- Minute 50, a slide is on the screen showing the full complement of Fusion capabilities – people are taking pictures with their cell phones. High tide.
- Minute 60: The session is running late and half the people are running for the door. Ebb tide.
Why is this happening? The basic problem is that Oracle Fusion Apps are still considered as high-level theory, not in terms of feature/functionality, mostly because that’s how Oracle has presented the new portfolio – as an exercise in rewriting, re-architecting, and redoing, using the best of the best of their portfolio – in order to bring a new world order to the IT department.
This theory is interesting to Oracle and many in the office of the CIO and the punditocracy, but it blurs the message that’s most relevant: Oracle is building some great new apps that extend old concepts like CRM, HCM, SCM, and the like, in new and exciting ways. And these apps are going to make your company run better, your users more happy, and their jobs more efficient.
What instead happened at OOW was that the tone of the show was set by Larry Ellison’s tech-talk, hardware-heavy keynote, and followed by more of the same. Which meant that too much of the messaging around Fusion Apps was technical in nature, and while playing to acknowledged strengths, failed to emphasize the strengths that matter most: great new user experience, great new functionality, and solid integration with the existing apps portfolios.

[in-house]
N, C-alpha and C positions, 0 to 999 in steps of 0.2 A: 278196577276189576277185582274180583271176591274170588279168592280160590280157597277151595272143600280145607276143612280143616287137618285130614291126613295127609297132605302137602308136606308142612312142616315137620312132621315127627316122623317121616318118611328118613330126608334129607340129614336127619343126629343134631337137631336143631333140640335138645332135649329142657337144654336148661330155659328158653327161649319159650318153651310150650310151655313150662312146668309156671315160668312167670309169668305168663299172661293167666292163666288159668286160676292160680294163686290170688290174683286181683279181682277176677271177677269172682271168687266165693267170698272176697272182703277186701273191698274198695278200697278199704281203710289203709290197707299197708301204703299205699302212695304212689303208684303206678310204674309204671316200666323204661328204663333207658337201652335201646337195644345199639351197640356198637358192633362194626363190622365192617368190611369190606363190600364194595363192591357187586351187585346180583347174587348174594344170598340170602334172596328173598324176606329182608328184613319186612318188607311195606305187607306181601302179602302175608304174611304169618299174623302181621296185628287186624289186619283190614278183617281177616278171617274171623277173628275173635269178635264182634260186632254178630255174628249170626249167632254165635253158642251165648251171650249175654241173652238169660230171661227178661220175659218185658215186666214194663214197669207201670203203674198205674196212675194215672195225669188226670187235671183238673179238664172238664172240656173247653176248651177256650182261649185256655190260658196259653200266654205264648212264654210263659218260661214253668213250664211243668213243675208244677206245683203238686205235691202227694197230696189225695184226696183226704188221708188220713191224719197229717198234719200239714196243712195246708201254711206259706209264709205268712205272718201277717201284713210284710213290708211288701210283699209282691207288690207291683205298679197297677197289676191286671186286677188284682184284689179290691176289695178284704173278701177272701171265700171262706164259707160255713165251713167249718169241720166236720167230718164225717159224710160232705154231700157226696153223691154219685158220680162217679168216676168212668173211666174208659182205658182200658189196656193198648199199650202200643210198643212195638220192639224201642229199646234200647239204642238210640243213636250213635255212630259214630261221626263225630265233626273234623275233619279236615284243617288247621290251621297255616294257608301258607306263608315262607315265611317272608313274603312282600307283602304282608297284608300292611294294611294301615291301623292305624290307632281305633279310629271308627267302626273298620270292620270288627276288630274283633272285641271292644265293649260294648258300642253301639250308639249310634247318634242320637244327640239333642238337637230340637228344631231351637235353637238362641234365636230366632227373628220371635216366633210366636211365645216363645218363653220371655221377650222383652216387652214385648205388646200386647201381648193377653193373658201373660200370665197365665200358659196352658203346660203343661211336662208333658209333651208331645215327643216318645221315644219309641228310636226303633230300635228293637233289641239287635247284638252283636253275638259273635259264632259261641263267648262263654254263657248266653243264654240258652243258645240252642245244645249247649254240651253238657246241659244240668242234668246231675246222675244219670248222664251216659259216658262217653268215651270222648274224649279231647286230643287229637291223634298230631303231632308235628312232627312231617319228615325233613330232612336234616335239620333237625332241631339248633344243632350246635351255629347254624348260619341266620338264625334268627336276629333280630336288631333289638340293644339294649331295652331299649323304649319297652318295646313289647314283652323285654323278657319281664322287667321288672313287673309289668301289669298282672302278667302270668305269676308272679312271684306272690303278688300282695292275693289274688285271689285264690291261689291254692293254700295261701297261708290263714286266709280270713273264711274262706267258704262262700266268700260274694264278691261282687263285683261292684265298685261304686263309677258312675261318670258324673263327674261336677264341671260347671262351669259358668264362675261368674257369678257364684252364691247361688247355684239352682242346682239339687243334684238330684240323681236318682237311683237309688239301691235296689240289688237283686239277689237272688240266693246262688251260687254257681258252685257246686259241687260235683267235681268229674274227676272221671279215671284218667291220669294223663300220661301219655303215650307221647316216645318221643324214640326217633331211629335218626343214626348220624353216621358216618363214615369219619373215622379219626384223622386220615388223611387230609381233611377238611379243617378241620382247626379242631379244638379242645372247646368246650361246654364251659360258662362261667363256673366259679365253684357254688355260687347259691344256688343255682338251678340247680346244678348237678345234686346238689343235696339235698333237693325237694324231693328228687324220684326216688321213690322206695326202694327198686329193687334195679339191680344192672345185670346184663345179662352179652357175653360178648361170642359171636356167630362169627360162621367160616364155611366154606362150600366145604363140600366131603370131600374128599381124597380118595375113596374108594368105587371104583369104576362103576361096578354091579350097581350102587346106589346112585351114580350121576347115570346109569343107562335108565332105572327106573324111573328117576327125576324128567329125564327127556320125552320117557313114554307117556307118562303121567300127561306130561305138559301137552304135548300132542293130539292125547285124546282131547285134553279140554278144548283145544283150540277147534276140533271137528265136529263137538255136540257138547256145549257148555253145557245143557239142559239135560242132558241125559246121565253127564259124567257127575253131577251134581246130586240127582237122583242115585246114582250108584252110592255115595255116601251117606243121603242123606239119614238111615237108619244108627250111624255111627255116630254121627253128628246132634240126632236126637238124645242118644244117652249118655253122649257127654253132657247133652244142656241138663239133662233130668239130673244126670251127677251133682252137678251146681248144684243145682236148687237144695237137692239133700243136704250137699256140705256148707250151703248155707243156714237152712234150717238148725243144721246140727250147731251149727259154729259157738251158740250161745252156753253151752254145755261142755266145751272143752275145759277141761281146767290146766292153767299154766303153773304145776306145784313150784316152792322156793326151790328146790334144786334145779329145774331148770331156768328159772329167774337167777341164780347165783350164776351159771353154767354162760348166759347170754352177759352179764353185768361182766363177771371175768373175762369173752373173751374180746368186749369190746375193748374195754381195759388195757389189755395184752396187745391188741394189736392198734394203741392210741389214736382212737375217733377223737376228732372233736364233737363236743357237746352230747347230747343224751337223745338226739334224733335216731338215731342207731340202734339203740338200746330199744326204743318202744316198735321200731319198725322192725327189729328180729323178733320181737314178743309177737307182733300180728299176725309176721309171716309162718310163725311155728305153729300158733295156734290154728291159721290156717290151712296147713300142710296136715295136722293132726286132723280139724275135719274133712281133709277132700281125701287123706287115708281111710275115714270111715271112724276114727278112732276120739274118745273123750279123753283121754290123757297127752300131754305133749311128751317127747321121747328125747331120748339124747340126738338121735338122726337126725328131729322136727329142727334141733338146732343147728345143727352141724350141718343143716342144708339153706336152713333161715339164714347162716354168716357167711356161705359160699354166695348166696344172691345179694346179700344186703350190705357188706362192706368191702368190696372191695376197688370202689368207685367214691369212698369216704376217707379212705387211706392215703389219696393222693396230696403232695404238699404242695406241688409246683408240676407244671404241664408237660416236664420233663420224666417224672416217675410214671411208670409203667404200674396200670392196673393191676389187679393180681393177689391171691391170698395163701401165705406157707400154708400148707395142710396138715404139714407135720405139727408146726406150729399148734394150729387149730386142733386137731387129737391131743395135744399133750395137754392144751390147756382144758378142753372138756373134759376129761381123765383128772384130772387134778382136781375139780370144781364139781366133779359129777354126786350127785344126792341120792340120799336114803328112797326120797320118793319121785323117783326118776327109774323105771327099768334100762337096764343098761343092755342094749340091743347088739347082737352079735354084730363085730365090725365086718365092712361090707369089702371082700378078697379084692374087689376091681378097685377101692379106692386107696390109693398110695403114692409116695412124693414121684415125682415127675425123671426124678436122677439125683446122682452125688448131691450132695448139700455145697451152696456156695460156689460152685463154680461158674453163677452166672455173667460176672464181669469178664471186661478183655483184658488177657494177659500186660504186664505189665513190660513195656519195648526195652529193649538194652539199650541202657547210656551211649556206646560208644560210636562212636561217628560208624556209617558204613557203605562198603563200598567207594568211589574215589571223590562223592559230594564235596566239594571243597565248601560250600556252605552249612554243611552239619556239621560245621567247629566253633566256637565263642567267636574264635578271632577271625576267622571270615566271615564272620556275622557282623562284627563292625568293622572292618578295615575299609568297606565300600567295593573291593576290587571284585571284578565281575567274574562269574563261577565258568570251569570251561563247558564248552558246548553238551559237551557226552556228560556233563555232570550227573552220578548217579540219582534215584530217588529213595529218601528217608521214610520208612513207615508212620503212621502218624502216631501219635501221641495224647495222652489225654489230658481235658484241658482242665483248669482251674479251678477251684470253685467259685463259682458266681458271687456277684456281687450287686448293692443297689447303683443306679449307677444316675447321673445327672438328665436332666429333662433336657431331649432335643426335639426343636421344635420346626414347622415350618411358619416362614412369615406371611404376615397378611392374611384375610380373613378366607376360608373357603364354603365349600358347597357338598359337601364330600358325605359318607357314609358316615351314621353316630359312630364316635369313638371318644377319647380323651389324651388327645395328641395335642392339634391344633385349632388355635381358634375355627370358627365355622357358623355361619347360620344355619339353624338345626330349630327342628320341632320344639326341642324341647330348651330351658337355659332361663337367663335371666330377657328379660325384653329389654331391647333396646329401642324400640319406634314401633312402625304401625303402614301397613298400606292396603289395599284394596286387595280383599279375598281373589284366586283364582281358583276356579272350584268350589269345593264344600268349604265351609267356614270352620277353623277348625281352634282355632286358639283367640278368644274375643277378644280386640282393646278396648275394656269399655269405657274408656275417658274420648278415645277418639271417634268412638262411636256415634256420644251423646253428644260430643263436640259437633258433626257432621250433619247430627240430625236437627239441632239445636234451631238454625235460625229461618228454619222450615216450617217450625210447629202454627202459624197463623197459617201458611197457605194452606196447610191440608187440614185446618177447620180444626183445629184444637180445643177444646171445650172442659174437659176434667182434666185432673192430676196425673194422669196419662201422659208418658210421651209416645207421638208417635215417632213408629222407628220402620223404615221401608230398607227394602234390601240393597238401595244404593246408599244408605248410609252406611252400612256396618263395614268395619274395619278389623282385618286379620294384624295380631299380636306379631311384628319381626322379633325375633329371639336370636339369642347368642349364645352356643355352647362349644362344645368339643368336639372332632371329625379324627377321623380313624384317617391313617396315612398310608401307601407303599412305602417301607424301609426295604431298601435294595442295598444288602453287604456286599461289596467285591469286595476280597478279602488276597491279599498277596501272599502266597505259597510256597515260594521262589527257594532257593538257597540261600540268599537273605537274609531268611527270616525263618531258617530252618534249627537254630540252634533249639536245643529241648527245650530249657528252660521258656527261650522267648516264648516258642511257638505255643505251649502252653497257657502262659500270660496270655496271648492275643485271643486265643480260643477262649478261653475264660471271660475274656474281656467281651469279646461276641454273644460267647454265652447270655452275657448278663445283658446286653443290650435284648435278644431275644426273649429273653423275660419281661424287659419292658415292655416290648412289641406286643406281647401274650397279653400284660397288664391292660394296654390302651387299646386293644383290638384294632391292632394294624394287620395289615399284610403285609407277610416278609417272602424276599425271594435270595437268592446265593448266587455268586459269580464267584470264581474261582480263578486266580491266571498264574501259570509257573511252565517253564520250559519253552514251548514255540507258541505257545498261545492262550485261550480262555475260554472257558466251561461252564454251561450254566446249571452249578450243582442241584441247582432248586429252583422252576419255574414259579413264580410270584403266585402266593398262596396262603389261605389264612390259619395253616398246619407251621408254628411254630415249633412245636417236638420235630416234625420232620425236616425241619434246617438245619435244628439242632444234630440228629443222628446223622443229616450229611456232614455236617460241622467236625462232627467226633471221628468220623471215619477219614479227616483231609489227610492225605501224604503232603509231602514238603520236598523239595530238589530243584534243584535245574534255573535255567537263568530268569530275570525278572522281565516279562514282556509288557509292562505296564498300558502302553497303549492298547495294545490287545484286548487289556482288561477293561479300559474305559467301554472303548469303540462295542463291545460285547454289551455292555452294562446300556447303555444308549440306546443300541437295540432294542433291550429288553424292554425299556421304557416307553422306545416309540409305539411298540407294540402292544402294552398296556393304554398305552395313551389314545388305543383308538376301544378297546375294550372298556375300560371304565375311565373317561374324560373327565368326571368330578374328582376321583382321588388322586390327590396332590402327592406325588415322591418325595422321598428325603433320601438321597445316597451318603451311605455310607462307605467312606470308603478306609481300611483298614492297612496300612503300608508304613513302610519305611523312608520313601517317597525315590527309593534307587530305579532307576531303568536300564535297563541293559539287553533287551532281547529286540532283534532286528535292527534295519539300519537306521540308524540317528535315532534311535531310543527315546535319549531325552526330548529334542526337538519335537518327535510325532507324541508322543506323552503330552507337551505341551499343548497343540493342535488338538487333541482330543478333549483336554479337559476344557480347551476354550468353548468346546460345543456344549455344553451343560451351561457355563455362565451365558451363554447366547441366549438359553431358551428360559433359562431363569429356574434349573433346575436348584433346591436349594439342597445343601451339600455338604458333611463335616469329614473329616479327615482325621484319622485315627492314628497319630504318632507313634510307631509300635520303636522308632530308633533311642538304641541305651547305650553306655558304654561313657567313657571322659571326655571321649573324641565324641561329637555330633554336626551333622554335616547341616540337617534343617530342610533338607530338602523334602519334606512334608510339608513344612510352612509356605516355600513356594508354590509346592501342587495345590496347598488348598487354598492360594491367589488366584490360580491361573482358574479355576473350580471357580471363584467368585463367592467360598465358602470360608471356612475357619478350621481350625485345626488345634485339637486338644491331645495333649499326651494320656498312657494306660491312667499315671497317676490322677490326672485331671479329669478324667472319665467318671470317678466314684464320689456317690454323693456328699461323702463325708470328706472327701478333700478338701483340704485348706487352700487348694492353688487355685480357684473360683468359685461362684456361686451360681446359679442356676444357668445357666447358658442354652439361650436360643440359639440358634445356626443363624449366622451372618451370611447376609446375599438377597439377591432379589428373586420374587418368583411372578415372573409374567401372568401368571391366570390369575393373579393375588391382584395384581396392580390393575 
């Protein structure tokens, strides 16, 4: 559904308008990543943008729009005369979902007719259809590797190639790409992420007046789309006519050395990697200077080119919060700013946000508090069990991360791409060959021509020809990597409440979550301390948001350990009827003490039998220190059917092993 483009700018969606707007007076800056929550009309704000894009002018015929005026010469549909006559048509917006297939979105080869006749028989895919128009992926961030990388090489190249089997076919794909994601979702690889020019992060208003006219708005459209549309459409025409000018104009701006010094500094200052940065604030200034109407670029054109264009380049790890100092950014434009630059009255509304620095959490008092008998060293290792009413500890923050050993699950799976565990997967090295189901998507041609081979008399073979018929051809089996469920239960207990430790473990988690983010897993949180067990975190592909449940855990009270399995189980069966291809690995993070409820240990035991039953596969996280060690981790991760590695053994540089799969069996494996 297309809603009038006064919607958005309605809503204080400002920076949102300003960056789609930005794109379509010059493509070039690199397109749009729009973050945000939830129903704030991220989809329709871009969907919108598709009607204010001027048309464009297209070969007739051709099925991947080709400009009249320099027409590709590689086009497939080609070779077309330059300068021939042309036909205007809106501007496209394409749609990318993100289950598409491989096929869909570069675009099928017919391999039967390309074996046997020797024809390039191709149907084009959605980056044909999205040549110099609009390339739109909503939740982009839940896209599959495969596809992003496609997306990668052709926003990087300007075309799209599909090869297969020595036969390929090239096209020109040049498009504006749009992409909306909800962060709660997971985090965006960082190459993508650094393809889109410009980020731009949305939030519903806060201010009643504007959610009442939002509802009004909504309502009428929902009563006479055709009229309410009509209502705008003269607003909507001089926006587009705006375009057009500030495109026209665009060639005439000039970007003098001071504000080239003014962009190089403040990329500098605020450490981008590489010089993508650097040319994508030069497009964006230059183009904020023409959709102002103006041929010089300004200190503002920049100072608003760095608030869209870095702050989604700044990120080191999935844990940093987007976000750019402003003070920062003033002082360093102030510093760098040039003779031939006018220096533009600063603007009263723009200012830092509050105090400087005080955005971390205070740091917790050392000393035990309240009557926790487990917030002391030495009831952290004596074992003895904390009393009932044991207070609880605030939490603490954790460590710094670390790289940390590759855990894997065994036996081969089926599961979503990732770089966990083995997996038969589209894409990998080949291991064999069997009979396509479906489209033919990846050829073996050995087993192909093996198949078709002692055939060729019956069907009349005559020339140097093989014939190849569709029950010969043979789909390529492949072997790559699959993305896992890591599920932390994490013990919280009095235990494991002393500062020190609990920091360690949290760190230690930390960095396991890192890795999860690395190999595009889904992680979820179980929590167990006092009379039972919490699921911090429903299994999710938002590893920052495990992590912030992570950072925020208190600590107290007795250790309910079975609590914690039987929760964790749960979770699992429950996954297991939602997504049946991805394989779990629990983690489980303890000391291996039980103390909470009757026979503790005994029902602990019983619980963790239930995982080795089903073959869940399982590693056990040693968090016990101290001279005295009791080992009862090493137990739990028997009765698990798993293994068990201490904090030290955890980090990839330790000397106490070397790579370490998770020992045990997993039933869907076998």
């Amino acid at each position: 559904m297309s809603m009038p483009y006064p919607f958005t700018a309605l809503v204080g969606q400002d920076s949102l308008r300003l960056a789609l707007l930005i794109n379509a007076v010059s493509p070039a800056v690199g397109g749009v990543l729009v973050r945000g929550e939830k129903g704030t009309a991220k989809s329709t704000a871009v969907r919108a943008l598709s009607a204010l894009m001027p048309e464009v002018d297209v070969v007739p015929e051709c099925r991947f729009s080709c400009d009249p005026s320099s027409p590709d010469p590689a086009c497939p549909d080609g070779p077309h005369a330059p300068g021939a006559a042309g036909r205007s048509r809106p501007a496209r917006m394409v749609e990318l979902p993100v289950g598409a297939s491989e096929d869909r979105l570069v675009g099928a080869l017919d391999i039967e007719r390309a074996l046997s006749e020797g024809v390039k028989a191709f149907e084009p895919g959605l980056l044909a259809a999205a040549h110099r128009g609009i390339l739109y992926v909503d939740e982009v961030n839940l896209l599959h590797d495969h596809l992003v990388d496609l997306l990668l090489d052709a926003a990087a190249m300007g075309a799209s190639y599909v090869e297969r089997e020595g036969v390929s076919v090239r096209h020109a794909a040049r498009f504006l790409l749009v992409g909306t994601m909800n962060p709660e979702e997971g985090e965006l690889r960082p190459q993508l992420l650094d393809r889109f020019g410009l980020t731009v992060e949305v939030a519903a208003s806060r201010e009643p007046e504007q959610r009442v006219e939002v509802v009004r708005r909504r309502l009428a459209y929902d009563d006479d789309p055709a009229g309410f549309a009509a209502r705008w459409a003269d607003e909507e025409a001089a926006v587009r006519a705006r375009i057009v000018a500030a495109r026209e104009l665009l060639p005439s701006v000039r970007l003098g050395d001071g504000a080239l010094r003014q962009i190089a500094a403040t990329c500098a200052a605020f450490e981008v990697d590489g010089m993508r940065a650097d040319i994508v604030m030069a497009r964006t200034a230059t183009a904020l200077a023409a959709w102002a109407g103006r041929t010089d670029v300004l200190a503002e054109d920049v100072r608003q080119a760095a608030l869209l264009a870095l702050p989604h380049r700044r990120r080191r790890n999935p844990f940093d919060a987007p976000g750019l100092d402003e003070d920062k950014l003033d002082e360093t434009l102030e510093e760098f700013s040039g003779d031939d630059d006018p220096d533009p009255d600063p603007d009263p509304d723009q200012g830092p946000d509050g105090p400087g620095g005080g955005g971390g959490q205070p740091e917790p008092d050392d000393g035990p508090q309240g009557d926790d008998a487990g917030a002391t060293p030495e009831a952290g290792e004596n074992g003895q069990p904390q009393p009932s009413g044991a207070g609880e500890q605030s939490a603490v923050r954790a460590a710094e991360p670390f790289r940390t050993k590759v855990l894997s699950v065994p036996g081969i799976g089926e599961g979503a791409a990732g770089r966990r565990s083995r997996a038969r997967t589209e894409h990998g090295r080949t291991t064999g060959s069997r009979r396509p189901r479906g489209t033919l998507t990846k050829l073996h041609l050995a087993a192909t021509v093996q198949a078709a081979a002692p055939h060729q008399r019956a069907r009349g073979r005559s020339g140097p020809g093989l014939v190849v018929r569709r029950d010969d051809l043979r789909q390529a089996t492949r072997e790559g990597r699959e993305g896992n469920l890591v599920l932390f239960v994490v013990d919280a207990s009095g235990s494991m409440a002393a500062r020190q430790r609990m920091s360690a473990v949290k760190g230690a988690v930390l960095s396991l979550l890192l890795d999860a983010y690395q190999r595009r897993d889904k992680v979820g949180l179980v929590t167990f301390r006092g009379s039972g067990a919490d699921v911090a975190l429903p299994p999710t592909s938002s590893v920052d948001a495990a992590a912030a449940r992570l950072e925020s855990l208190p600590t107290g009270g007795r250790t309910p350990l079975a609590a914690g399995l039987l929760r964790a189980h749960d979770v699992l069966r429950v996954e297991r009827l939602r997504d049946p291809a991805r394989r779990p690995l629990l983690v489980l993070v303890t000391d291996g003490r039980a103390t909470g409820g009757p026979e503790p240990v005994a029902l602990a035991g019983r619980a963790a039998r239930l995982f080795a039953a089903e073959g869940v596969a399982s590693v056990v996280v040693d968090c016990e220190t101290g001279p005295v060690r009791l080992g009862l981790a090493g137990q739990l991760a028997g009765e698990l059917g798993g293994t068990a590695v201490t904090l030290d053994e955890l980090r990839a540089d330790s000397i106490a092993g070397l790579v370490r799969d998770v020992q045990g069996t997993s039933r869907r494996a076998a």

Here is my analysis of what Oracle needs to do to make Fusion Apps messaging more consumable for its audience:
1) Oracle desperately needs an apps conference for its apps audience, particularly those who are seeking specific answers to specific problems about their application roadmaps. This conference should include separate tracks on architecture and applications functionality, and leave the hardware and Iron Man 2 videos to a different audience.
2) Oracle needs to STOP talking about Fusion Apps and start talking about new functionality that it is offering on a new platform. When customers looked at Fusion modules the way they looked at G-log and Demantra as add-ons to their existing portfolios, they were both comforted and excited.
3) Oracle needs to talk about Fusion Architecture in a way that separates it from the Apps. Andy Mulholland’s talk was important for the IT decision-maker, but the apps users/buyers need to not be concerned with these details. Right now the lack of differentiation between Fusion the Applications and Fusion the Middleware and Fusion the Architectural Strategy is really muddying up the apps messages.
This really means that the Oracle Apps portfolio needs its own show, just like Microsoft Dynamics gets it own show, and just like Sapphire is an apps show. OOW this year was like lumping a Detroit auto show with a civil engineering conference: learning how to build the road when all you need is a hot car makes for a tedious experience.
And in the end, after three days of OOW, that’s the bottom line. It was tedious. Too bad for everyone. But I did see some hot cars……